That’s why I’ve put together eight simple ways movement and exercise can become part of your day without your routine even having to change. Everyone deserves to experience the release that comes with movement, just like every good sundae deserves a cherry on top…
We all brush our teeth twice for two minutes every day. If you don’t, consider starting, and if you’re a three time brusher then I salute your dedication to oral hygiene. As you brush your teeth, try doing some calf raises. Come up onto your tiptoes, pause for a second, drop back down, and repeat until those two minutes are up.
Opting for the stairs seems an obvious choice, but that effortless elevator ride can seem all too tempting when we’re busy or tired. Try not to give in and remember that your energy levels are likely to feel higher after a little walk. Coming down the stairs? When you get to the bottom, turn around and do ten step-ups on the bottom step. This takes no time at all, but will help to raise that daily step count if you do it regularly.
If you’re meeting a friend, check how long it would take you to walk all or some of the way instead. If it’s a little chilly out, just wrap up extra warm! Not only are you getting fresh air, raising your heart rate and moving your legs but you’re also doing a little more to help the planet too.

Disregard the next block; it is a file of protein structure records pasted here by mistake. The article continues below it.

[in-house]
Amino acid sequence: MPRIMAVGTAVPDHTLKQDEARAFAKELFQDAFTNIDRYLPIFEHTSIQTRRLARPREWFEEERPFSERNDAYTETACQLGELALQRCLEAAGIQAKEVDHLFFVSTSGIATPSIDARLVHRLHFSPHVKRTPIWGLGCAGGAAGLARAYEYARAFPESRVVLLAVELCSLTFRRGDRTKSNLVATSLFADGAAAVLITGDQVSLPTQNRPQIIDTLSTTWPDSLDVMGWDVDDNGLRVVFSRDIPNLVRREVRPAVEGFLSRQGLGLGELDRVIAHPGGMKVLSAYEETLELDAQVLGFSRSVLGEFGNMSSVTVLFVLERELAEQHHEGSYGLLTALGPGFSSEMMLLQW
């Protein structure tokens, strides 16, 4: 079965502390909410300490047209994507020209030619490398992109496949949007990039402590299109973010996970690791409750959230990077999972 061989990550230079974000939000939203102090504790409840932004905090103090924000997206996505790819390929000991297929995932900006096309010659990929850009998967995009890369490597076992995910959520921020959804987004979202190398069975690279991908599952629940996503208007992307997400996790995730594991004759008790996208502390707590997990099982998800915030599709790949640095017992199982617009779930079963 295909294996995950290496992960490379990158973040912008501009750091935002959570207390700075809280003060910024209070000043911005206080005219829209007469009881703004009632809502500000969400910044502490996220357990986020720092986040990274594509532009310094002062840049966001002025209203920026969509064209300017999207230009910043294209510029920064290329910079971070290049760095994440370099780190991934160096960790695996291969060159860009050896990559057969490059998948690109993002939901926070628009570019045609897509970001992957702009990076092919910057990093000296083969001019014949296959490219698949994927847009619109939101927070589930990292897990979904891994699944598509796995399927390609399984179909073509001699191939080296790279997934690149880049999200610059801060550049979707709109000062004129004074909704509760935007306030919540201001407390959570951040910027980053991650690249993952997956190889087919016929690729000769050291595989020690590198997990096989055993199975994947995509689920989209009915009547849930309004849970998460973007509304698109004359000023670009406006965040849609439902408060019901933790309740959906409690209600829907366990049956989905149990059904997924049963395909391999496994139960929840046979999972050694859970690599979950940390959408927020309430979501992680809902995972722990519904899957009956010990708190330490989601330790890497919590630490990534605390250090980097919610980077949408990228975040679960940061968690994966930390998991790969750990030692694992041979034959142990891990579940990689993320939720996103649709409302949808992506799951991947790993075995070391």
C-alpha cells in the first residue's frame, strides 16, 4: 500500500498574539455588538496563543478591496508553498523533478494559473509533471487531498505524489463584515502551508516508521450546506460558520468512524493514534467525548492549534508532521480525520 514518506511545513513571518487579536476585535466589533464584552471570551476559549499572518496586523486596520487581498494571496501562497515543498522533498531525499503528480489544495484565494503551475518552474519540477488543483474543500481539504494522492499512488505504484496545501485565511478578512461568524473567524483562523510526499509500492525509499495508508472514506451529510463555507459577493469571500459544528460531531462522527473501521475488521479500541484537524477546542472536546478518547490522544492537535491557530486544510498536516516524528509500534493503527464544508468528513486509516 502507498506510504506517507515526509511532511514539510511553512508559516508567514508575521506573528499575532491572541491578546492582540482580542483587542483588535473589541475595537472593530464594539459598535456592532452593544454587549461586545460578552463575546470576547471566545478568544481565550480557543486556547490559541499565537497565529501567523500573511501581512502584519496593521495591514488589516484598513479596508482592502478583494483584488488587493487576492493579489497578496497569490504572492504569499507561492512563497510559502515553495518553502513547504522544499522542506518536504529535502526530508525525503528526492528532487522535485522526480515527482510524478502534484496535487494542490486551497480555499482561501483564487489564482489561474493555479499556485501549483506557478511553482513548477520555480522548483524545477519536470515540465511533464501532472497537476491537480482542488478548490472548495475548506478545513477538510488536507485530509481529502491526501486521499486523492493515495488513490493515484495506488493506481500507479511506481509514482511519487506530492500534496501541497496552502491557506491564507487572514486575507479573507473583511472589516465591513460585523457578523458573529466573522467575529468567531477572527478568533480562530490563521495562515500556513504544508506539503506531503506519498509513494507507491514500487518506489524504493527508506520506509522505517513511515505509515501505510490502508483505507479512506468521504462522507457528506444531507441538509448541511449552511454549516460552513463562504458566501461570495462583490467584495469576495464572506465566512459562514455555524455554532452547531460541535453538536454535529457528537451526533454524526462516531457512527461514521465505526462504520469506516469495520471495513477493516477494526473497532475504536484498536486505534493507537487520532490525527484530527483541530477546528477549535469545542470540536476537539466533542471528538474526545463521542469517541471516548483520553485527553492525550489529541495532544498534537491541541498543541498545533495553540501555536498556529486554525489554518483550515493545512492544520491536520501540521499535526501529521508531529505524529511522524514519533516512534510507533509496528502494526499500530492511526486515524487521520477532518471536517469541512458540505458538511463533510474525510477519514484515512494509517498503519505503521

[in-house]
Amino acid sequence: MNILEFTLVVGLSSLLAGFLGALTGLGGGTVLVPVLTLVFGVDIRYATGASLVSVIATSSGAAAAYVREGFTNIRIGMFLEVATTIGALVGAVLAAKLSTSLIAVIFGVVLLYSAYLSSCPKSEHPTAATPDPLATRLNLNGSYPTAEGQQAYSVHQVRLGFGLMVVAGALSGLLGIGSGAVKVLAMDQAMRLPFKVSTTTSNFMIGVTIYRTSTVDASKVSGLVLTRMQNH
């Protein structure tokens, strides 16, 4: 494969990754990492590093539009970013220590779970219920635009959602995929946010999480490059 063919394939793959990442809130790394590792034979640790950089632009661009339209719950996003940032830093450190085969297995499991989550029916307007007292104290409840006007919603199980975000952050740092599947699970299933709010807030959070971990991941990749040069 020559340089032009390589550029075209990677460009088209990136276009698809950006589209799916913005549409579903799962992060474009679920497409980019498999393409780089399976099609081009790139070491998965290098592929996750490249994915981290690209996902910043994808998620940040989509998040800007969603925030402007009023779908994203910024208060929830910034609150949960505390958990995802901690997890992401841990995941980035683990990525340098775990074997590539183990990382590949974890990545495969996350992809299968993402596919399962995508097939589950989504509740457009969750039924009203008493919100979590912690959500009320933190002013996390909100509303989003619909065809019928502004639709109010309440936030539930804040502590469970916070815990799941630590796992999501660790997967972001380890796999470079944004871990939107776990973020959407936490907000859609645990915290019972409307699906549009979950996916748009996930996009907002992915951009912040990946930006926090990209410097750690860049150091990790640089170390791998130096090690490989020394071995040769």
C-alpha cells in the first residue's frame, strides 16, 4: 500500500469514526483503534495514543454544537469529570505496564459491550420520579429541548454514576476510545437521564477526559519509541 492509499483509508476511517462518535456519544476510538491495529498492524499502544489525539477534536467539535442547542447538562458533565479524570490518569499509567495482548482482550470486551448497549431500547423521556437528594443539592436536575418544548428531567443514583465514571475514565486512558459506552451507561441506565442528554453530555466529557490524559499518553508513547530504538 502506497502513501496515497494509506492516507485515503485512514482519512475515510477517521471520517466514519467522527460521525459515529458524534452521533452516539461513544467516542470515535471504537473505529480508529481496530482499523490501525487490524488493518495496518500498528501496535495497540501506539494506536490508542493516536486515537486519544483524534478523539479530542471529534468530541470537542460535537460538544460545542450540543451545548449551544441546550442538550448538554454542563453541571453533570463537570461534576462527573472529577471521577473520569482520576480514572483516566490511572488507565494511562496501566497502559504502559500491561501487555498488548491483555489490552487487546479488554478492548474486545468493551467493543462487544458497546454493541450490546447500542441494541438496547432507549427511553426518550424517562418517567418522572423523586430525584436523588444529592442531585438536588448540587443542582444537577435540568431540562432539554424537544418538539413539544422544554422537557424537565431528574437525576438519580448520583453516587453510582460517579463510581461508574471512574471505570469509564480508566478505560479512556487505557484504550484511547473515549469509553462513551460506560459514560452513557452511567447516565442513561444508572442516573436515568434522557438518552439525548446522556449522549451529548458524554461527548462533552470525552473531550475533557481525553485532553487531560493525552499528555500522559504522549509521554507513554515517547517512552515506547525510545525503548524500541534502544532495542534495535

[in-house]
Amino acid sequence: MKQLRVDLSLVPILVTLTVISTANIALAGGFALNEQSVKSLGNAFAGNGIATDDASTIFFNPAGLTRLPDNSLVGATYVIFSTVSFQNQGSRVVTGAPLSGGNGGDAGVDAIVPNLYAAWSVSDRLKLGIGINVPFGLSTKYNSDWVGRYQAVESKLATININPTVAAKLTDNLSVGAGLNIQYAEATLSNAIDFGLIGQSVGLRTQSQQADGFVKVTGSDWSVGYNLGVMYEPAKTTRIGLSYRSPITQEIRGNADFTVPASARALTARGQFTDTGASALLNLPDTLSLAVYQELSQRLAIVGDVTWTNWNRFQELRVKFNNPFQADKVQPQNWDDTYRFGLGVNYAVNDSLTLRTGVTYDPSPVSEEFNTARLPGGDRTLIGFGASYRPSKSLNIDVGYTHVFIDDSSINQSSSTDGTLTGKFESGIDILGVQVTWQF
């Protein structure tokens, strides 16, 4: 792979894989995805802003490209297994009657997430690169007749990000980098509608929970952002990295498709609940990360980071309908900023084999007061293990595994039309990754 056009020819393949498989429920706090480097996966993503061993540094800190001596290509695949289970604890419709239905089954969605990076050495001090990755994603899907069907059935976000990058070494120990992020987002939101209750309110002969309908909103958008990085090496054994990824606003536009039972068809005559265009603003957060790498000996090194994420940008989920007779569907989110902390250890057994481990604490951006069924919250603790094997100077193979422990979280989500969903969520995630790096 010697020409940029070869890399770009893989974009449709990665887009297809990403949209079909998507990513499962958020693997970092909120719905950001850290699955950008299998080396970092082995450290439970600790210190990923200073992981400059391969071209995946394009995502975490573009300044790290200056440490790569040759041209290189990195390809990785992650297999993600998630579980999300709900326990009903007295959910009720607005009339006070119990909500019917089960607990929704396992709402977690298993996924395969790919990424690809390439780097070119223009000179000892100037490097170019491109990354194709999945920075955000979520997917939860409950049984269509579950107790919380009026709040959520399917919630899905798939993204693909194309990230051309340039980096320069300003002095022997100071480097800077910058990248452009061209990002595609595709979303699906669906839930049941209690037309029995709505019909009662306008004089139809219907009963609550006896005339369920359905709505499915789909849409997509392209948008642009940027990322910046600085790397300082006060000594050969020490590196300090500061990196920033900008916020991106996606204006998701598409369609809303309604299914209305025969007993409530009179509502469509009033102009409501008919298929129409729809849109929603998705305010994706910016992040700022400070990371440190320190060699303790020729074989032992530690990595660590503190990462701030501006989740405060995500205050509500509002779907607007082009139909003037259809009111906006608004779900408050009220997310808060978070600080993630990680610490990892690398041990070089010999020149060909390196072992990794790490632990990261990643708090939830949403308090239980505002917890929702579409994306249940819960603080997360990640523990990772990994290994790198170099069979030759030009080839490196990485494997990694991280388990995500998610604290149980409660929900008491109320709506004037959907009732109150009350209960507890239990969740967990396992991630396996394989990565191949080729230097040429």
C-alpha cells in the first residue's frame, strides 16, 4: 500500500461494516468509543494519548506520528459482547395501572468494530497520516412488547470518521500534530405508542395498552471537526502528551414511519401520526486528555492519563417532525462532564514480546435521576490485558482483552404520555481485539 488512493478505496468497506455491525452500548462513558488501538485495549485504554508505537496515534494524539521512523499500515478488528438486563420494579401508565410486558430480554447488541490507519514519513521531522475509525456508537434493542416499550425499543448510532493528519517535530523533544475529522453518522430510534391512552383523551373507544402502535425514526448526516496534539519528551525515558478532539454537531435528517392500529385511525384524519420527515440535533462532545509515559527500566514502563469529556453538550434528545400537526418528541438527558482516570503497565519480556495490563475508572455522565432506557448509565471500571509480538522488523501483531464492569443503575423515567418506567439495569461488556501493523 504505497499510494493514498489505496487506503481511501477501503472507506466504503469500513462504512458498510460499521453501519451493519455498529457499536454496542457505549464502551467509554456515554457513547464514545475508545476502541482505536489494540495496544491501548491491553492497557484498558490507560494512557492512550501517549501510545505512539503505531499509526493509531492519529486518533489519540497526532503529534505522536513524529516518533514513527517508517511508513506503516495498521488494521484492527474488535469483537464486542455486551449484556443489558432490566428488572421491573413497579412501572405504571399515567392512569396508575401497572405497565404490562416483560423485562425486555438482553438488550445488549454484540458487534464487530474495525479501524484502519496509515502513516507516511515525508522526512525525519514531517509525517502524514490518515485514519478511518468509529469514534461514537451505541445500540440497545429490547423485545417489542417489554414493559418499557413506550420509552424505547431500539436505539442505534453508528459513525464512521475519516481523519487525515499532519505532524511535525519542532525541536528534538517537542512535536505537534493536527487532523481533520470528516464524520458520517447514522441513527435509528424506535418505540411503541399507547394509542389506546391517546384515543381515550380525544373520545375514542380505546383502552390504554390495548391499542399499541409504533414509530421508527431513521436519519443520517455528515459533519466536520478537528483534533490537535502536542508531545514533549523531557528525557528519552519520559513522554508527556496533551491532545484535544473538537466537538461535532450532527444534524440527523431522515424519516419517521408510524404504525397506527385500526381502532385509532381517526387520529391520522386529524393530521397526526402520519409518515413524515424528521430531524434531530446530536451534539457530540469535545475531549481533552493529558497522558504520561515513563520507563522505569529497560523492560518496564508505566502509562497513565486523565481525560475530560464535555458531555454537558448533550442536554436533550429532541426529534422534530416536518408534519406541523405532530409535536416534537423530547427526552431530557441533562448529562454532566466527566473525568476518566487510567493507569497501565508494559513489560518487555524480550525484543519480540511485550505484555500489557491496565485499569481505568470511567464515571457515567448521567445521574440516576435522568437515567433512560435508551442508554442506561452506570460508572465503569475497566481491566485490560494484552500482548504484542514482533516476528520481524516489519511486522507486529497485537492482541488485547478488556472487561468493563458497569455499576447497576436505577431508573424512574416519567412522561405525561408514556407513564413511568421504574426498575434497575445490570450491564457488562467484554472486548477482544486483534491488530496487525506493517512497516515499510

While the kettle is boiling, ditch the mindless phone scrolling and instead enjoy some dynamic stretching. Take your arms out to the side at a right-angle to your body, turn your palms down, then bring your arms in towards the middle, cross your arms over each other and then bring them back out again – your arms should be straight the whole time. Repeat the movement while taking some deep breaths.
Chances are you already have regular plans booked in with friends or family, so try swapping one of the meals out for some group physical activity instead. Whether it’s a jog or walk in the park together or a virtual yoga class (something many of us have got to grips with in the midst of lockdown), you’re socialising while getting a sweat on.
The next time you put your dinner in the oven, put your favourite playlist or album on and dance the timer away. Not only are you moving your body but the endorphins will leave you feeling revitalised.
If you normally spend time watching your favourite episodes each week, try getting your series fix on the treadmill or bike at the gym instead (while they’re open). If you’re not gymming at the moment, try doing ten jumping jacks in between episodes or during ad breaks at home. If reading is more your thing, try an audio book and take it on a walk or jog with you.
If you’re an avid alarm snoozer, instead of just lying there putting off the inevitable, start the day with movement instead. Nothing too strenuous, just some gentle stretches to wake your body up for the day. Begin with some knee hugs and hamstring stretches before curling into a ball and rocking from left to right, finish on all fours and curving your back upwards and downwards. Repeat this cycle until your alarm goes off again, when you might find you’re a lot less tempted to hit snooze…